The Hills Have Eyes for Saul Goodman
When the cable drama Breaking Bad wrapped up in 2014, I wrote that the story stood as an example of how America’s nuclear legacy is usually overlooked in popular culture. Here we have a story about an evil genius scientist, set in the birthplace of the nuclear era, yet the characters never make explicit reference to Los Alamos or Alamogordo, nuclear waste sites or the many techno-scientific institutions of national security throughout the state. On one occasion, nuclear history appeared as a backdrop (season 2, episode 7) when Walt met with three of his distributors at the National Atomic Museum. It was here that he got the inspiration to make his distribution grow exponentially, like a nuclear chain reaction. The setting helped to underscore that Walt had decided to "go nuclear" in expanding his drug business.
Perhaps the nuclear theme had to be back-grounded in order to sustain the conceit of the story: that a brilliant scientist like Walter White could find employment only as a high school chemistry teacher. In reality, he would have had many opportunities in the defense labs that New Mexico is famous for. It also seems like a good choice to keep the nuclear history in the background because, in reality, that's where it is for most New Mexicans. It is the air they breathe, so no one has to think about it much.
After production of Breaking Bad finished, the creator Vince Gilligan began work on the spinoff Better Call Saul, which tells the back story of the “criminal” criminal lawyer, Saul Goodman ('ts'all good, man). Based on what happened in the last episode of season one, it seems as though the writers want to keep making occasional oblique references to the nuclear history of the state. In the final episode, the beleaguered hero has a “meltdown” while hosting a bingo night at a seniors’ residence. He takes a break from calling the numbers and launches into a rant about his New Mexico state of mind:
None of us is ever leaving this godforsaken wasteland… I mean, what is it with this place? It's like living inside an Easybake oven. Look out that window. It's like a soulless, radioactive Georgia O'Keeffe hellscape out there, crawling with coral snakes and scorpions. Did you ever see the movie The Hills Have Eyes? It’s a documentary! God forbid your car breaks down and you have to walk ten steps: you've got a melanoma the size of a pineapple where your head used to be. So you ask why, if that's how I feel, why do I live here... why? (episode ten, 11:06~)
The Hills Have Eyes (2006 remake of the 1977 original) is a horror film set in New Mexico in which a family is lost in the desert and tormented and hunted by mutant humans born from a nuclear testing site. A reviewer, Richard Scheib, wrote that the remake has…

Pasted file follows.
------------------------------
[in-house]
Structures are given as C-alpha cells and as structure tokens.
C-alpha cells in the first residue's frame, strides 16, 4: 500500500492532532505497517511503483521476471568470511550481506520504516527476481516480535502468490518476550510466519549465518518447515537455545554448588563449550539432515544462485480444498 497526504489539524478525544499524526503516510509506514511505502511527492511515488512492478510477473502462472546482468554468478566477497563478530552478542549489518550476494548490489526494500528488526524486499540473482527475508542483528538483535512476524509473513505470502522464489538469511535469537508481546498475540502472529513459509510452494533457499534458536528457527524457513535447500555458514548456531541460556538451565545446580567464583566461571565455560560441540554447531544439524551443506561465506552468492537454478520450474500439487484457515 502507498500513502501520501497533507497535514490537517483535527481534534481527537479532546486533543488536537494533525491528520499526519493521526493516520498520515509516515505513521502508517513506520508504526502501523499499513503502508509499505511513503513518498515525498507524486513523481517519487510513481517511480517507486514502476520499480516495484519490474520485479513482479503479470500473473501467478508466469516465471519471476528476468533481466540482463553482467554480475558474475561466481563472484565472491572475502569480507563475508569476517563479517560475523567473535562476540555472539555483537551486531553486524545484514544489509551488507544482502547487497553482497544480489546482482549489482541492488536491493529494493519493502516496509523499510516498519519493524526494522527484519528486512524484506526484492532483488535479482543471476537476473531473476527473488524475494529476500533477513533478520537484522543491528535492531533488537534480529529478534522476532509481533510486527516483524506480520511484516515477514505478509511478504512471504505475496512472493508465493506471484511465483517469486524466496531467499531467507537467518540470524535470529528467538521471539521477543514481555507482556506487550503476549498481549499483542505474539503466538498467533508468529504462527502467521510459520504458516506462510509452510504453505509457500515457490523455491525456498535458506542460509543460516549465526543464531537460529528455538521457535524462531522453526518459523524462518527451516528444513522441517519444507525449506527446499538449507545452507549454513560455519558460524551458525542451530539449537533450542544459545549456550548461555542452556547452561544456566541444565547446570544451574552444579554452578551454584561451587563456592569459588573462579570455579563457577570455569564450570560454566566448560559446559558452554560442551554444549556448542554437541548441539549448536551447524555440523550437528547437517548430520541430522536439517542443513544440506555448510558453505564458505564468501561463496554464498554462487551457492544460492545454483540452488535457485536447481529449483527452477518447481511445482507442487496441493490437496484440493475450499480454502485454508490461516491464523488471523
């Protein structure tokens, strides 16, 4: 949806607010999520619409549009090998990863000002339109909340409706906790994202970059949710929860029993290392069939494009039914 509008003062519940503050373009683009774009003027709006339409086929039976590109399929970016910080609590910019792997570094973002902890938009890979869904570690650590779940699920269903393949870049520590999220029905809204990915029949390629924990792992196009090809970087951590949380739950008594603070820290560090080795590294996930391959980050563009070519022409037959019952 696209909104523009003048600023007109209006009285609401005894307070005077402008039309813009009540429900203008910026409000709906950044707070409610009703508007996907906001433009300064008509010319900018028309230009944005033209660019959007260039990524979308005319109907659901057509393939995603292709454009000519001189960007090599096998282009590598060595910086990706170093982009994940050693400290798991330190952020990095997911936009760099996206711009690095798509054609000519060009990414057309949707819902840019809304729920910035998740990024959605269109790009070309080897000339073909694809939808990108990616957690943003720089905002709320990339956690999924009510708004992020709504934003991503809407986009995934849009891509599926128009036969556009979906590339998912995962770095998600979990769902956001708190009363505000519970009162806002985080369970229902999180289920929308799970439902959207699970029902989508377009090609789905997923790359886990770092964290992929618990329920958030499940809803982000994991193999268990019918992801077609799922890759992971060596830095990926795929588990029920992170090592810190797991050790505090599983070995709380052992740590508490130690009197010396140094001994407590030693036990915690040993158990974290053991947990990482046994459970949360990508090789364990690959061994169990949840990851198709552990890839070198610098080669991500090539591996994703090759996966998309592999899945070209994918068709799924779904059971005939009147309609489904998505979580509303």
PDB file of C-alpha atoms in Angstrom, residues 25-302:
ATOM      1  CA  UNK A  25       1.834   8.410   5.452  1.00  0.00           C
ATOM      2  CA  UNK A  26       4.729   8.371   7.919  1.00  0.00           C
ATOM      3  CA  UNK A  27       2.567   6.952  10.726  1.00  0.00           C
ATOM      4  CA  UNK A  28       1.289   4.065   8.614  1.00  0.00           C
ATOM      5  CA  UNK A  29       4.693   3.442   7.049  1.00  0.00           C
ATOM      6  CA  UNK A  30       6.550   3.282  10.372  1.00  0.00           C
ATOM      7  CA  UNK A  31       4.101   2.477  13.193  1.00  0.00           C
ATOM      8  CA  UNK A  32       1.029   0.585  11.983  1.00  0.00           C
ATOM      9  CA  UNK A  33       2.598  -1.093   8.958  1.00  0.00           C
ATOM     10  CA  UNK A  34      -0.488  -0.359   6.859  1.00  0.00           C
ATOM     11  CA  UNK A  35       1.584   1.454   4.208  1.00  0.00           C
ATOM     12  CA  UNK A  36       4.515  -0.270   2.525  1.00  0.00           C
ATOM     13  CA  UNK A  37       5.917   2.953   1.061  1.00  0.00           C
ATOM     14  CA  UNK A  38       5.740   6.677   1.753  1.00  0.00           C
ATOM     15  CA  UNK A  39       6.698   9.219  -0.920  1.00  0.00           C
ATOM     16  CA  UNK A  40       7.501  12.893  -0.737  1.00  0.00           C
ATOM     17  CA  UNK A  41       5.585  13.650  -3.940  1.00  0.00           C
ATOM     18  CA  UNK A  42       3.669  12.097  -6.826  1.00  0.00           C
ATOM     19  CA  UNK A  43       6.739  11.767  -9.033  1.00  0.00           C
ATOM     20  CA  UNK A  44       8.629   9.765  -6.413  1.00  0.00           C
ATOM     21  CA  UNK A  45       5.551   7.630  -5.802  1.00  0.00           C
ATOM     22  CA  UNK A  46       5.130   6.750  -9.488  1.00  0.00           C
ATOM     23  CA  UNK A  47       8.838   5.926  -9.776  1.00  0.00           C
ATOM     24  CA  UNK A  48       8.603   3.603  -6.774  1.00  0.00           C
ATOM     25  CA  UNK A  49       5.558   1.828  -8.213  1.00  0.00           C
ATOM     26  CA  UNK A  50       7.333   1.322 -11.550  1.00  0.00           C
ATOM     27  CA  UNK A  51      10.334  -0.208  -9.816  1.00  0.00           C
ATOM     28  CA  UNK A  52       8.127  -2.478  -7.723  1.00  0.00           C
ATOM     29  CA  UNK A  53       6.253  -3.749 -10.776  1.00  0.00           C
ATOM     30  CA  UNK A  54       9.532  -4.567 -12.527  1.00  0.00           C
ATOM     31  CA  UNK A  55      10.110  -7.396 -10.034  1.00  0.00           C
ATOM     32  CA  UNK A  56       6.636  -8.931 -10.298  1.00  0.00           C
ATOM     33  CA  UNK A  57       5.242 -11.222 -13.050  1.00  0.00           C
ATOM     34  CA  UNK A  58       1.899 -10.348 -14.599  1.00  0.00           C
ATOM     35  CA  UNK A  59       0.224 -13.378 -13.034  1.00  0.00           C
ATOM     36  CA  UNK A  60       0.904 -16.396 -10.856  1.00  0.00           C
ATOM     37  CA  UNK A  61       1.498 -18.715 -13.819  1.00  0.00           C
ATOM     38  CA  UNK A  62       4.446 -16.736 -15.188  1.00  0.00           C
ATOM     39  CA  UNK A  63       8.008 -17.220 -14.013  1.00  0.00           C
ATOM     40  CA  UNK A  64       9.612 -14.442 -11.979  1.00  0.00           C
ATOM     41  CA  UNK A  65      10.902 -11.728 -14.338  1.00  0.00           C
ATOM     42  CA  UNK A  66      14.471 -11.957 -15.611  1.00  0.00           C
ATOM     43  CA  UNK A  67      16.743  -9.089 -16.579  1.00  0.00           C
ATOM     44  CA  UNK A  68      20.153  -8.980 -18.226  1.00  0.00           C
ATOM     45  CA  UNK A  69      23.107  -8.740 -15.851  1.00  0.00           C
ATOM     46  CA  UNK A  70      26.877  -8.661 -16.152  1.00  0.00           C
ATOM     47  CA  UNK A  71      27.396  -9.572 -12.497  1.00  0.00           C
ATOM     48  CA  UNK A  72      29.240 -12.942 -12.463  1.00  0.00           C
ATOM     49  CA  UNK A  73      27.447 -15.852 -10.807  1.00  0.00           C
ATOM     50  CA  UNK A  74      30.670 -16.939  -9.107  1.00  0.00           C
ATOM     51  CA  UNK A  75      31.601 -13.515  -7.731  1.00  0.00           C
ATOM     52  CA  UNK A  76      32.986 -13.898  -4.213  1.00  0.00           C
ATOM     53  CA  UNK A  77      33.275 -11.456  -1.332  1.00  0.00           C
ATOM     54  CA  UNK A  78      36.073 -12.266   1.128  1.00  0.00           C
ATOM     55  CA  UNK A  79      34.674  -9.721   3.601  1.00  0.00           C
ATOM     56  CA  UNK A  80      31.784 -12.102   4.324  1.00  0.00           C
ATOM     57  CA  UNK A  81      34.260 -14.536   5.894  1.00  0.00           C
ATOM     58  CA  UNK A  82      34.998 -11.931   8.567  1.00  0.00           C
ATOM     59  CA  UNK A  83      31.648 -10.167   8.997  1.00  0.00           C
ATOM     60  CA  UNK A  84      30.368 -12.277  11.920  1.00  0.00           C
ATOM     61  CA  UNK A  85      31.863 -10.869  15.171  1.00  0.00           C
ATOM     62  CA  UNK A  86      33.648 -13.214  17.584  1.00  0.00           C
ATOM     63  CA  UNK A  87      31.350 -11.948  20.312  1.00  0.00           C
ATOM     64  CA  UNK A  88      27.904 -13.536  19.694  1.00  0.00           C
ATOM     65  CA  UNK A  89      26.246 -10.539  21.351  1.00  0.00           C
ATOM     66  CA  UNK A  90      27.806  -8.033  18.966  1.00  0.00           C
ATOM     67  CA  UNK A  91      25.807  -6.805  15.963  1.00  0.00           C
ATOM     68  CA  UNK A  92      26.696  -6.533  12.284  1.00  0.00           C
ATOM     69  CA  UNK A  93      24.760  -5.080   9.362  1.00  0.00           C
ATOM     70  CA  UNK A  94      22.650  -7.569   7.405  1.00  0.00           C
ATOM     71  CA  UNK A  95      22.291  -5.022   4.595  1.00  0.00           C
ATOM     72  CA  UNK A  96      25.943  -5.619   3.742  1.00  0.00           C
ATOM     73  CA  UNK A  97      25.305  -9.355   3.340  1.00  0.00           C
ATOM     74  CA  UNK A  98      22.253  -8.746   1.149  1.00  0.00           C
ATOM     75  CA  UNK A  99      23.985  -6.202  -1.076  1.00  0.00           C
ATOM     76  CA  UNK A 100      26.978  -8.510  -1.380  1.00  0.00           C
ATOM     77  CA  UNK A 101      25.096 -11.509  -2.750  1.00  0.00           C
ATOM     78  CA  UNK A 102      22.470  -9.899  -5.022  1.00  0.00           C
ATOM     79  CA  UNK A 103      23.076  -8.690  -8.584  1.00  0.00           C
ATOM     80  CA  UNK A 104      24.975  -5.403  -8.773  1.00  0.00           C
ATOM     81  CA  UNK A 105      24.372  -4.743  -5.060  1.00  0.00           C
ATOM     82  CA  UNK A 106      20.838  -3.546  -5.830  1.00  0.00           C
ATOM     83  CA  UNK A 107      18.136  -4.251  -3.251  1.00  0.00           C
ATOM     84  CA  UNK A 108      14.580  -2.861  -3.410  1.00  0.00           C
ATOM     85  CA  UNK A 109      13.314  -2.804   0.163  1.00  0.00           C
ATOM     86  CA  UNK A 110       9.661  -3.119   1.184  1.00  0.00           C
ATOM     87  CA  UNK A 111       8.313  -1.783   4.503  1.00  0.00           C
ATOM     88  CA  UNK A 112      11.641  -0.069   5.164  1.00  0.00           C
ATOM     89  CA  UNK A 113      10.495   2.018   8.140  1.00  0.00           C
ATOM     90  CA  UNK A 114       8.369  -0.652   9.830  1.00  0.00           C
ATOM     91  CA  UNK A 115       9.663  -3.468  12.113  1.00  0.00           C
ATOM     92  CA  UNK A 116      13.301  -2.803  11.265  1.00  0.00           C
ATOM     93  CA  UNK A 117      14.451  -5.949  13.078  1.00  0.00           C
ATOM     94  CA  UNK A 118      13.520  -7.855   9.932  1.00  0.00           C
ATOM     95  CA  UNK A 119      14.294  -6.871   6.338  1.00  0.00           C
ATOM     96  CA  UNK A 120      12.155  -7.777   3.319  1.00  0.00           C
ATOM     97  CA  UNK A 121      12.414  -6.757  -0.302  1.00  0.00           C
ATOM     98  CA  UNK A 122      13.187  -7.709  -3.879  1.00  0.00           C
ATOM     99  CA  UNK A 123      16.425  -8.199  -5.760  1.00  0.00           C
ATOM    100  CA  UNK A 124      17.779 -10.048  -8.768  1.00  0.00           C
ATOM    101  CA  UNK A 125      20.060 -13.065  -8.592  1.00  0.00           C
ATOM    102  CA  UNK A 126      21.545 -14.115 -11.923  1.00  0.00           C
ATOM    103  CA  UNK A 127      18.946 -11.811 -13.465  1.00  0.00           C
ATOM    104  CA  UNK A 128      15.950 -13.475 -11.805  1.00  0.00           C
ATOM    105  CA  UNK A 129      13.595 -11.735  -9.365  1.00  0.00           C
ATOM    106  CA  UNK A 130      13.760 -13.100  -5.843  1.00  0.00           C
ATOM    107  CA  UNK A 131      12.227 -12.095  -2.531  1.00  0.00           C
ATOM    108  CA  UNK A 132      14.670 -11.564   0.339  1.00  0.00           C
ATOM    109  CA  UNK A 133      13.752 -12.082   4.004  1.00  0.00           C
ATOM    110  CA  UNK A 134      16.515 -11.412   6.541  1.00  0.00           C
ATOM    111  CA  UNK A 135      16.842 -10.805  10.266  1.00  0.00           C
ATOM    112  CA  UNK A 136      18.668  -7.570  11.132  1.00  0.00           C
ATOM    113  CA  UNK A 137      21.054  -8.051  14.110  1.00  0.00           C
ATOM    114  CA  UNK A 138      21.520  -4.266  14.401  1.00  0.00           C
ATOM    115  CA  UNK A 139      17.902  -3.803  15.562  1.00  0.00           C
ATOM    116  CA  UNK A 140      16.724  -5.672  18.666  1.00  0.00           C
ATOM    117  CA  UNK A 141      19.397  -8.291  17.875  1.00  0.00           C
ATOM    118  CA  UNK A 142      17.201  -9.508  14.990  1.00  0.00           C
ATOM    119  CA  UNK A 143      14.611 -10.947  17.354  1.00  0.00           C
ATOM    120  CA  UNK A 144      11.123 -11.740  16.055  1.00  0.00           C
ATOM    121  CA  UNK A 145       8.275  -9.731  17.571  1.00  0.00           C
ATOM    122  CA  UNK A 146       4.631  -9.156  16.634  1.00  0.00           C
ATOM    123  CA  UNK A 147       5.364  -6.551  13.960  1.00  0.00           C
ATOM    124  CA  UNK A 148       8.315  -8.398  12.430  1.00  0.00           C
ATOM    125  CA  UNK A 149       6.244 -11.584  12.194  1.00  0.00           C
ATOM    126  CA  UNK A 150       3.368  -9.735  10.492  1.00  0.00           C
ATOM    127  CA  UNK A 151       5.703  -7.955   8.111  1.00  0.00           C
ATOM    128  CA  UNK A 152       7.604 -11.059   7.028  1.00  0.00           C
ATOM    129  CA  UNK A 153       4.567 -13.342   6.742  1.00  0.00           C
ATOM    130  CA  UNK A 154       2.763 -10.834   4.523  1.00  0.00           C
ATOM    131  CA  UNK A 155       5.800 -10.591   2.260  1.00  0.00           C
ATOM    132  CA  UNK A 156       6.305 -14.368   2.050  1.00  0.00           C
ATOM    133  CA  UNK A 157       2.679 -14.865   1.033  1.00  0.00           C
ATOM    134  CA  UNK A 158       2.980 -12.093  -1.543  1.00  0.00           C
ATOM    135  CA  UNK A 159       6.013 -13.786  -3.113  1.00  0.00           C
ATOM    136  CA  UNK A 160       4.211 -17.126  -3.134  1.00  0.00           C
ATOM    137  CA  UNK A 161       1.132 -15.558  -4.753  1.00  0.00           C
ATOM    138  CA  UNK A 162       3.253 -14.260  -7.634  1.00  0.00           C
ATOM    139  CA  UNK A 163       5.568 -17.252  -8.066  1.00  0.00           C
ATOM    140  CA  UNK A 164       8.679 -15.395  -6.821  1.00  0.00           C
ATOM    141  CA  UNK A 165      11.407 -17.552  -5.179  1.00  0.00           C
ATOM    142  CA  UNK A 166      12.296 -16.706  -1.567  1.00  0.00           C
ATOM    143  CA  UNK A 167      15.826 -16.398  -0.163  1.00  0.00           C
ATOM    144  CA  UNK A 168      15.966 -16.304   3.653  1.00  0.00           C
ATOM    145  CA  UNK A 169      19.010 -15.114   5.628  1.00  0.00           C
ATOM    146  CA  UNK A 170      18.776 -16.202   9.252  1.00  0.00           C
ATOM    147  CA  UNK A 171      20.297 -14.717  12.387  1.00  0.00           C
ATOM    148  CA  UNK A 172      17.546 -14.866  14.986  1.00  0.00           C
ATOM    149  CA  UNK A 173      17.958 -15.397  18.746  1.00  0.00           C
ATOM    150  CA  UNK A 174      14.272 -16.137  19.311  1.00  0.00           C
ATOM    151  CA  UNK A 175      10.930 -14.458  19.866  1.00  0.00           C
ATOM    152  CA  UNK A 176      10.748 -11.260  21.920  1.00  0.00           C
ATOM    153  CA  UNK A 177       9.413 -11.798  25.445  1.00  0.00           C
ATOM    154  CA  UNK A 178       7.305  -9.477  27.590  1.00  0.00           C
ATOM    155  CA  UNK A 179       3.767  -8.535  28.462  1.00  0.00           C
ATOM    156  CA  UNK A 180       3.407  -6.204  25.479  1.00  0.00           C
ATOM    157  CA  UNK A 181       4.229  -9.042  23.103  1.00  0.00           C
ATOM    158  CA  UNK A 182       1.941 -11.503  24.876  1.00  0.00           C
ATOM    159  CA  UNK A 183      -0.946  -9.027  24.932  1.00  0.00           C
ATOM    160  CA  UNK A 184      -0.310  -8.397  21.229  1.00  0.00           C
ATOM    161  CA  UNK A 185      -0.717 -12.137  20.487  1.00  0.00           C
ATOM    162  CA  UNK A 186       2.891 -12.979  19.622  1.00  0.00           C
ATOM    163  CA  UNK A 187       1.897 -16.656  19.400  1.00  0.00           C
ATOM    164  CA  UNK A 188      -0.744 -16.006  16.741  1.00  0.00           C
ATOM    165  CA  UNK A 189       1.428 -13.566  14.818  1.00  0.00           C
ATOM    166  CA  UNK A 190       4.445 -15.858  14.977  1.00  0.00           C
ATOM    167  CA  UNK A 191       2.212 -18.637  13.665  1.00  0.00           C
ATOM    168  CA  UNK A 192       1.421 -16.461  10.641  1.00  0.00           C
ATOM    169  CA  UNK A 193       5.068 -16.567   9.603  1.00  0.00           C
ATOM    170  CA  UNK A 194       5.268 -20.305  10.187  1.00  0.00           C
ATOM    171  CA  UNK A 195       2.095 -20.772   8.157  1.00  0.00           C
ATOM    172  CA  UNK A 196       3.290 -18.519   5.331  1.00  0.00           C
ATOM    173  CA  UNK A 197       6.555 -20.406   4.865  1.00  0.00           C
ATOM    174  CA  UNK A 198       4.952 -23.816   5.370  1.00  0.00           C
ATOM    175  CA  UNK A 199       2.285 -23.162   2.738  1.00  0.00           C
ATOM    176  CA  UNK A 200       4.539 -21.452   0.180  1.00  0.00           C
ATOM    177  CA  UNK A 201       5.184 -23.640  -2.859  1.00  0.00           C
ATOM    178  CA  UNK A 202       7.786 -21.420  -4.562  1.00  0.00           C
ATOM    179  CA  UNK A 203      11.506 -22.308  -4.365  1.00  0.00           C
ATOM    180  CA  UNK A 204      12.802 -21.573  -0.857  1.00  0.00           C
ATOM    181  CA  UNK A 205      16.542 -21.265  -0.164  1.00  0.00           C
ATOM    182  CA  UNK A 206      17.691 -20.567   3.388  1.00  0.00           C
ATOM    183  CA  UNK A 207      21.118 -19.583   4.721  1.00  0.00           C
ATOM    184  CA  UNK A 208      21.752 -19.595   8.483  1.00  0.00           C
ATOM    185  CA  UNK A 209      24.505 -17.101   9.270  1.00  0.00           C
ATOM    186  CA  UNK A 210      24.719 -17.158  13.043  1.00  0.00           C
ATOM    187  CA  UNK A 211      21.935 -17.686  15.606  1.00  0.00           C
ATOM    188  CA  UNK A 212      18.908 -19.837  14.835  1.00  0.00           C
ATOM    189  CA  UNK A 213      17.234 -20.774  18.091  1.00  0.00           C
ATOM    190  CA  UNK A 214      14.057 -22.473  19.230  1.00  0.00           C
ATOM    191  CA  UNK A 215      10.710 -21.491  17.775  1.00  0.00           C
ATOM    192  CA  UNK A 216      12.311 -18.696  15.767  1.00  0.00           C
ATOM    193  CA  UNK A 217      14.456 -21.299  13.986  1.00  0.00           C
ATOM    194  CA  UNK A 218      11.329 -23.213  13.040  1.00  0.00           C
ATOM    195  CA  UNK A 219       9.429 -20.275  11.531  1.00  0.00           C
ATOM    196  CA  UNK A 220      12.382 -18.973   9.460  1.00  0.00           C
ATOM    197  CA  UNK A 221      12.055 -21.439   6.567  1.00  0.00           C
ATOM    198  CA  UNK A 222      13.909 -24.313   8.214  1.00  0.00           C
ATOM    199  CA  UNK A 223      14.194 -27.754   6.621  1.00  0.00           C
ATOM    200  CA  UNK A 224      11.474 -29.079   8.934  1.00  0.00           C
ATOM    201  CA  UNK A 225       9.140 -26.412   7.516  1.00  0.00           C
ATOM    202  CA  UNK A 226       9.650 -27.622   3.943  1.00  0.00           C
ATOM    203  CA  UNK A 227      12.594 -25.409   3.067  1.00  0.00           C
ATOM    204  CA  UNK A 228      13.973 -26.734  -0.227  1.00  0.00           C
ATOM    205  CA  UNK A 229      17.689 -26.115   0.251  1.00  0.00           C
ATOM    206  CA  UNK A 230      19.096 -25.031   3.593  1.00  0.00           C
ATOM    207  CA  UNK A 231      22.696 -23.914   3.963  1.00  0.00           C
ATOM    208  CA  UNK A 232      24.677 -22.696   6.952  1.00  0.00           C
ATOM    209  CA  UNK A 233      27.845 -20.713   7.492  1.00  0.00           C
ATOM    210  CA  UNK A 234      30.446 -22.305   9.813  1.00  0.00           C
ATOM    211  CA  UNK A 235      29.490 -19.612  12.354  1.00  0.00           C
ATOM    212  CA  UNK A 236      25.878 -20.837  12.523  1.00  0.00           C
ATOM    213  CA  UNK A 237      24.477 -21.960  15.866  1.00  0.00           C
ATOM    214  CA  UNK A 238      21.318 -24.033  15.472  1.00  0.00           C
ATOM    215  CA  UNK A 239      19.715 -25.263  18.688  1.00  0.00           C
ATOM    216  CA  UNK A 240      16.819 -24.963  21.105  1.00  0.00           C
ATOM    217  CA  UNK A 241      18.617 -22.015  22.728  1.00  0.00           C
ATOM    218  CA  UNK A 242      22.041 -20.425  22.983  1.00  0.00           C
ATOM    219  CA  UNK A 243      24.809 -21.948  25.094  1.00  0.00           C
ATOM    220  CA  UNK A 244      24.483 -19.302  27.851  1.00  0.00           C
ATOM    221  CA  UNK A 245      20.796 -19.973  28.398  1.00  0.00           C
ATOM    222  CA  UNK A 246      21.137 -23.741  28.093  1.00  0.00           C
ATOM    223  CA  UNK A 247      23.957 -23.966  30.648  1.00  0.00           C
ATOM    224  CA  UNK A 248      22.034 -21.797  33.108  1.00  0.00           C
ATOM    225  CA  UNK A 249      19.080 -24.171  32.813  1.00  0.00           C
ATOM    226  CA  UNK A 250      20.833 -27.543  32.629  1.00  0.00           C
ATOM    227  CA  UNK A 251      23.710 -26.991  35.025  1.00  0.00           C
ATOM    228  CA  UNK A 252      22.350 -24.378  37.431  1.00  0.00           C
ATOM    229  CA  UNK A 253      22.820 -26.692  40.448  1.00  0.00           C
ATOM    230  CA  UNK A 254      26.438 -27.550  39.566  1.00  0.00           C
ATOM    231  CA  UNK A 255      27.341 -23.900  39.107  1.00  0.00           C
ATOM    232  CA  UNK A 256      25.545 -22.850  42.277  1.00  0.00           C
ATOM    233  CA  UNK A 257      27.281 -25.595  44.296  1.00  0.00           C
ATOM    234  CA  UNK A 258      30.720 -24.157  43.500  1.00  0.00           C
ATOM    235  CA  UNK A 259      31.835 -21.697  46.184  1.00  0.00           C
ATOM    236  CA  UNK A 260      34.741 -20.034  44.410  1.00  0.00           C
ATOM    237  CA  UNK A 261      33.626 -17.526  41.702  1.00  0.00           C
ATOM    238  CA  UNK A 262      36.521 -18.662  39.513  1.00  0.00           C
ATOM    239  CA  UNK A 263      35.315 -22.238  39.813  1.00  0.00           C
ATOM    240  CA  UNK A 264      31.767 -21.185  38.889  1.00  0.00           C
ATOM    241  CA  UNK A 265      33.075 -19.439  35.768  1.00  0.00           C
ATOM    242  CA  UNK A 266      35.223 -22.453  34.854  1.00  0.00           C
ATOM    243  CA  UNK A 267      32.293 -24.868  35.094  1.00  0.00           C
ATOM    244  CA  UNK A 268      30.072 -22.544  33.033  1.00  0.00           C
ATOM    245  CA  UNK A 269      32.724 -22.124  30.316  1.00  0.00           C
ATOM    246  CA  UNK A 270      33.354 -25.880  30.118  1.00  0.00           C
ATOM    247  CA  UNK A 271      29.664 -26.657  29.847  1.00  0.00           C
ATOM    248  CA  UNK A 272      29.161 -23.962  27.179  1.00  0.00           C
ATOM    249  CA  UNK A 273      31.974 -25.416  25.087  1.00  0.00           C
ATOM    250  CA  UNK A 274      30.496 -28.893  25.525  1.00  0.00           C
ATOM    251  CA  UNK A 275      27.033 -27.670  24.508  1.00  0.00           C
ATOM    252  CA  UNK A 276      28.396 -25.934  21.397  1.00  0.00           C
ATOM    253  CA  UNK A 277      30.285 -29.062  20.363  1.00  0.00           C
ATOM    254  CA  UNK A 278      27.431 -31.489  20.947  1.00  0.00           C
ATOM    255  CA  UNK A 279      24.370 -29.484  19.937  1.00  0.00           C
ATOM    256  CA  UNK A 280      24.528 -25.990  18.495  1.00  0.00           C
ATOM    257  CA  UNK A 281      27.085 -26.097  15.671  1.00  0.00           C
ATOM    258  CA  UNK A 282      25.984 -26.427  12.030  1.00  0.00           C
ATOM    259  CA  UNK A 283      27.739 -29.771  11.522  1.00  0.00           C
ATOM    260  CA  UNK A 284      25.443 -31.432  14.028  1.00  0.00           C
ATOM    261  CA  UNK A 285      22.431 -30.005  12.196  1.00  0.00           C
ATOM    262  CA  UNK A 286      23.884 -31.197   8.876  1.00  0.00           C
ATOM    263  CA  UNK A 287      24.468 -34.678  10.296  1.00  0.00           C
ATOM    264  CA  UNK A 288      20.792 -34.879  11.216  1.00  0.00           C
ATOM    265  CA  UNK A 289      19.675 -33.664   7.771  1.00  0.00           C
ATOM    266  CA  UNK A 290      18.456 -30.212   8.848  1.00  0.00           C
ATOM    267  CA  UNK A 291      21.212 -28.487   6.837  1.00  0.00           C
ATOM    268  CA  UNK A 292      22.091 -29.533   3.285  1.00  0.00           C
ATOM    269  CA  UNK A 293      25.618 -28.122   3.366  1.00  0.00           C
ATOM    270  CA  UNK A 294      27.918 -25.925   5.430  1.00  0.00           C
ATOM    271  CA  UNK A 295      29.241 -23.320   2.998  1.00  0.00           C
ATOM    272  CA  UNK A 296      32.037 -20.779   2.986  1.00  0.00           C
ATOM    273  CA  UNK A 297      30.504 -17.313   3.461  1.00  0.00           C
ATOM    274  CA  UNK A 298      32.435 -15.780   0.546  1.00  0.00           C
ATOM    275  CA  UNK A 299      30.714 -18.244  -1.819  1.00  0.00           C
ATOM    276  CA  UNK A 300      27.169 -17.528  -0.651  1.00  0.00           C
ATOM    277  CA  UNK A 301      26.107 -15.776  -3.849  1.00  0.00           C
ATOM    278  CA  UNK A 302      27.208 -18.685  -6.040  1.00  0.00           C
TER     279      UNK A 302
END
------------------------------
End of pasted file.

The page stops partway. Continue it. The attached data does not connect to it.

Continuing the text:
… an entire subtext about America’s repressed past emerging to devour itself—the credits play over a mix of footage from the 1950s A-bomb tests, while elsewhere there is footage from a documentary about Agent Orange. When we go visit the mutant’s lair, we see a desolate desert town filled with mannequins, antiquated 1950s-styled decor and where a mutant with a giant brain sits watching Divorce Court (1999– )… The Hills Have Eyes (2006) also opts into the view that America’s dirty warlike past has bred a world in the present where such madness seems a natural outgrowth.
The remake was made by French director Alexandre Aja. Perhaps because he was a foreigner looking at America, he was more inclined to put the nuclear history into the story and inject a political subtext into what is, on the surface, B-grade horror shlock.
The nuclear testing village portrayed was a real thing in the history of nuclear testing, but it was built in Nevada. Another, more serious inaccuracy was the depiction of the mutants. Their appearance was inspired by the features of real people born in irradiated environments like Chernobyl and Semipalatinsk. Reviewers and audiences never seemed to reflect on how this aspect of the film might have impacted the feelings of people who have actually been affected by nuclear technology. Was it insensitive to create a work of commercial entertainment that depicts them as savage and vengeful murderers? The real hibakusha in the world have never done anything more than peacefully protest against the inhumanity of nuclear technology. I suppose this is why they call this genre of film “exploitation.”
As the review above states about The Hills Have Eyes, Breaking Bad and Better Call Saul are also about the “past emerging to devour itself,” and indeed it does in reality as the New Mexico economy has begun to feed off these stories of its own history. The setting is economic and social decline in a state addicted to defense spending. These stories are so grim that they shouldn’t be welcome publicity for New Mexico. They have nothing uplifting to say about the region’s history, but it is what it is. There is money to be made in chasing the vapors cast off by this legacy—the jobs for film crews and tour operators who take visitors to all the famous Breaking Bad filming locations. The question remains: can art lead us to a better place, or does it just provide comfort on the way down?